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What surveys say about guns in the US
Gun violence was a key concern for Americans in 2015, reported The New York Times. In fact, for much of the year, people were constantly confronted with a terrifying piece of data: There were going to be more mass shootings than calendar days in 2015. This did not come to pass but, according to many media outlets, it was close. The year-end tally was 355, reported The Washington Post.
According to Mother Jones, this is a misleading exaggeration. The news site, which maintains a database of every mass shooting since 1982, reported that a total of four occurred in 2015. This discrepancy is due to the fact that each publication defines the phrase differently. The editors at Mother Jones use the FBI's official crime classification policy which defines mass murderers as individuals who kill four or more people in a single location. Commonly referenced gun-violence tracking sites like Shootingtracker.com tabulate shooting events in which four or more individuals are killed by gunfire, reported The Washington Post. The location stipulation is important here.
For instance, Mother Jones does not consider the 2002 sniper attacks in Washington D.C. a mass shooting event, as the assailants committed multiple attacks in various locations over the course of three weeks.
No matter the definition or the death toll, most people realize gun violence is an important issue facing the country. According to a Washington Post-ABC News survey, 82 percent of Americans say it's a serious problem.
According to FiveThirtyEight, the phrase 'mass shooting' only recently entered the American lexicon. Newspapers began printing it with regularity during the early 90s, as acts of domestic and international terrorism rose in number. Sadly, it has become an all-too-common expression. Today, those words are everywhere - etched in black on front pages, sprawled across televised news tickers and stamped into the minds of all Americans, young and old.
Last year, printed newspapers and wire services used the phrase almost 18,000 times. On Dec. 3, one day after the shootings in San Bernardino, California, it was used 804 times.
Answering the call
Politicians and government officials on both sides of the aisle reacted to the public outcry surrounding gun violence.
President Barack Obama called for stricter gun regulations and, after months of careful consideration, issued an executive order that addressed a number of systematic weaknesses within current federal laws, including what many call the "gun-show loophole," reported CNN. Obama tearfully announced the new restrictions during a press conference on Jan. 8.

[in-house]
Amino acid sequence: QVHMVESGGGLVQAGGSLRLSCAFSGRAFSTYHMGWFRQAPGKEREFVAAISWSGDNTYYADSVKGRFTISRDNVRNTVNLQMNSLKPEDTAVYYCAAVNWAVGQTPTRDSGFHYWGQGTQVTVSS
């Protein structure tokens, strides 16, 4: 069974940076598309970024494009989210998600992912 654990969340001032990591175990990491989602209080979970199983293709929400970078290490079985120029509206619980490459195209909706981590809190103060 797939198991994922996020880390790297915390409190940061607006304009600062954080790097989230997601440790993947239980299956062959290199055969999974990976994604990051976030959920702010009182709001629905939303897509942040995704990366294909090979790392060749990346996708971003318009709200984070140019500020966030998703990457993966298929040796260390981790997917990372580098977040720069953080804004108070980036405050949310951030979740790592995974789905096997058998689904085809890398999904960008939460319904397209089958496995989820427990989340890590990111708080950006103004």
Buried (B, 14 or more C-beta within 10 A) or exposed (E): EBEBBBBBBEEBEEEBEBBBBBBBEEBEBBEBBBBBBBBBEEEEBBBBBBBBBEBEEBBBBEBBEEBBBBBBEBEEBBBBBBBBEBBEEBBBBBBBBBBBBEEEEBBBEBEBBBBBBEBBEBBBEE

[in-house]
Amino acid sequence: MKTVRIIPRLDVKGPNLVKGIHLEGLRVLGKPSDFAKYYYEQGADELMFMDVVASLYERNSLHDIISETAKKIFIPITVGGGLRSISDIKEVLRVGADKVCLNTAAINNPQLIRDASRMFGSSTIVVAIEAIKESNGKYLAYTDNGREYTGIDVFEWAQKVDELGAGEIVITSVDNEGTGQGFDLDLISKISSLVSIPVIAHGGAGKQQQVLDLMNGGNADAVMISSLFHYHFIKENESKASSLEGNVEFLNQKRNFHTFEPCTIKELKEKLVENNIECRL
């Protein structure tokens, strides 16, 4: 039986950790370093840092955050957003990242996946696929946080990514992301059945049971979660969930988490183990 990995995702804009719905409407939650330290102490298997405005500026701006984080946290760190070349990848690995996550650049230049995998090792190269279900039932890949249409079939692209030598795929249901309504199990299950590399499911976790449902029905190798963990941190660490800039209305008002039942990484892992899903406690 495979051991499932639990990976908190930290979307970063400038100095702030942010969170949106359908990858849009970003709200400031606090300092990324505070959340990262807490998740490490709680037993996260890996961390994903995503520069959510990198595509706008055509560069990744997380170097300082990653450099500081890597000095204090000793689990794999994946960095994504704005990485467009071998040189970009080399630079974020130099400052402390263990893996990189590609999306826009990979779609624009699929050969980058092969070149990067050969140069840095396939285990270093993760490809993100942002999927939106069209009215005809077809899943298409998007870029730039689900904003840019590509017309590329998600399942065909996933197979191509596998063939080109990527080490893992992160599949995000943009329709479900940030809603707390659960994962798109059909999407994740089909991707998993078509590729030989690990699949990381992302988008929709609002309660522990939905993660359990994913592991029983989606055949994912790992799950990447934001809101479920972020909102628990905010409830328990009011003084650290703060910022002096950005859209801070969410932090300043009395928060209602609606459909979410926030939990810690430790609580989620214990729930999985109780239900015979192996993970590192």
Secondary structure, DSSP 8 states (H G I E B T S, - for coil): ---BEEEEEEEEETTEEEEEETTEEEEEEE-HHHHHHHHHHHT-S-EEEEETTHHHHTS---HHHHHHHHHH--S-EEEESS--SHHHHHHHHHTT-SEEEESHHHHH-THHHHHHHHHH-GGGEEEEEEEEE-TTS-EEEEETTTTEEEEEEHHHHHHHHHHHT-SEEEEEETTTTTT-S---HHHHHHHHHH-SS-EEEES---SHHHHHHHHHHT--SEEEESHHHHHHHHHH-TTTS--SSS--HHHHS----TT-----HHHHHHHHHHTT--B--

According to a recent Gallup poll, 50 percent of Americans most likely welcomed the president's new regulations.
Meanwhile, Democrats in the U.S. Congress are trying to hold the firearm industry accountable for the recent spike in mass shootings. According to The New York Times, Rep. Adam Schiff, a Democrat from California, and Sen. Richard Blumenthal, a Democrat from Connecticut, have drafted legislation that would repeal the Protection of Lawful Commerce in Arms Act, a Republican-sponsored bill that granted gun manufacturers immunity in criminal cases involving firearms.
Often times, gun sales shoot up in the wake of mass shooting events. For instance, Smith & Wesson's share price went up 6.5 percent in the days after the San Bernardino attack, reported NBC News. A similar surge occurred in 2012 after the shooting at Sandy Hook Elementary School in Newtown, Connecticut, that resulted in the deaths of six adults and 20 children.
Additionally, gun manufacturers like Smith & Wesson have saturated the market with a specific style of weapon often seen in the hands of mass shooters: the AR-15. Stock versions of these semi-automatic, military-style long guns can fire up to 45 rounds per minute, reported Slate. The rifle is known for its modular design and can be easily - and legally - modified to fire faster. Both of the San Bernardino shooters customized their Smith & Wesson AR-15 variants to hold more rounds and fire at a quicker clip. There are eight to nine million of these guns circulating the U.S., reported USA Today.
Democrats like Schiff and Blumenthal find these connections disturbing and, as a result, have turned their full attention to the gun industry.
Republican politicians largely disagree with this tactic, reported The New York Times. Instead, they encourage constituents to carry firearms and obtain concealed-carry weapons permits. According to a recent Gallup poll, 56 percent of Americans believe concealed-carry permits would make the country safer. Of course, roadblocks lie in the path of Republican-leaning self-defense proponents - namely, gun-free zones.
The federal government has made it illegal for individuals to carry guns inside the bounds of these invisible swaths of territory, many of which encompass school campuses. Of course, this makes them popular targets for mass shooters. For the past few years, conservative politicians have fought to eliminate gun-free zones which were established as part of the 1990 Gun-Free School Zones Act. Republican presidential candidate Donald Trump blasted them during a campaign rally earlier this month, reported The Washington Post.
Others within the party believe improving nationwide mental health care is the key, reported The Huffington Post.
So far, politicians from both parties have failed to find a workable solution to America's mass shooting problem. And, as long as party leaders flounder, that phrase will maintain its place within the national vocabulary.
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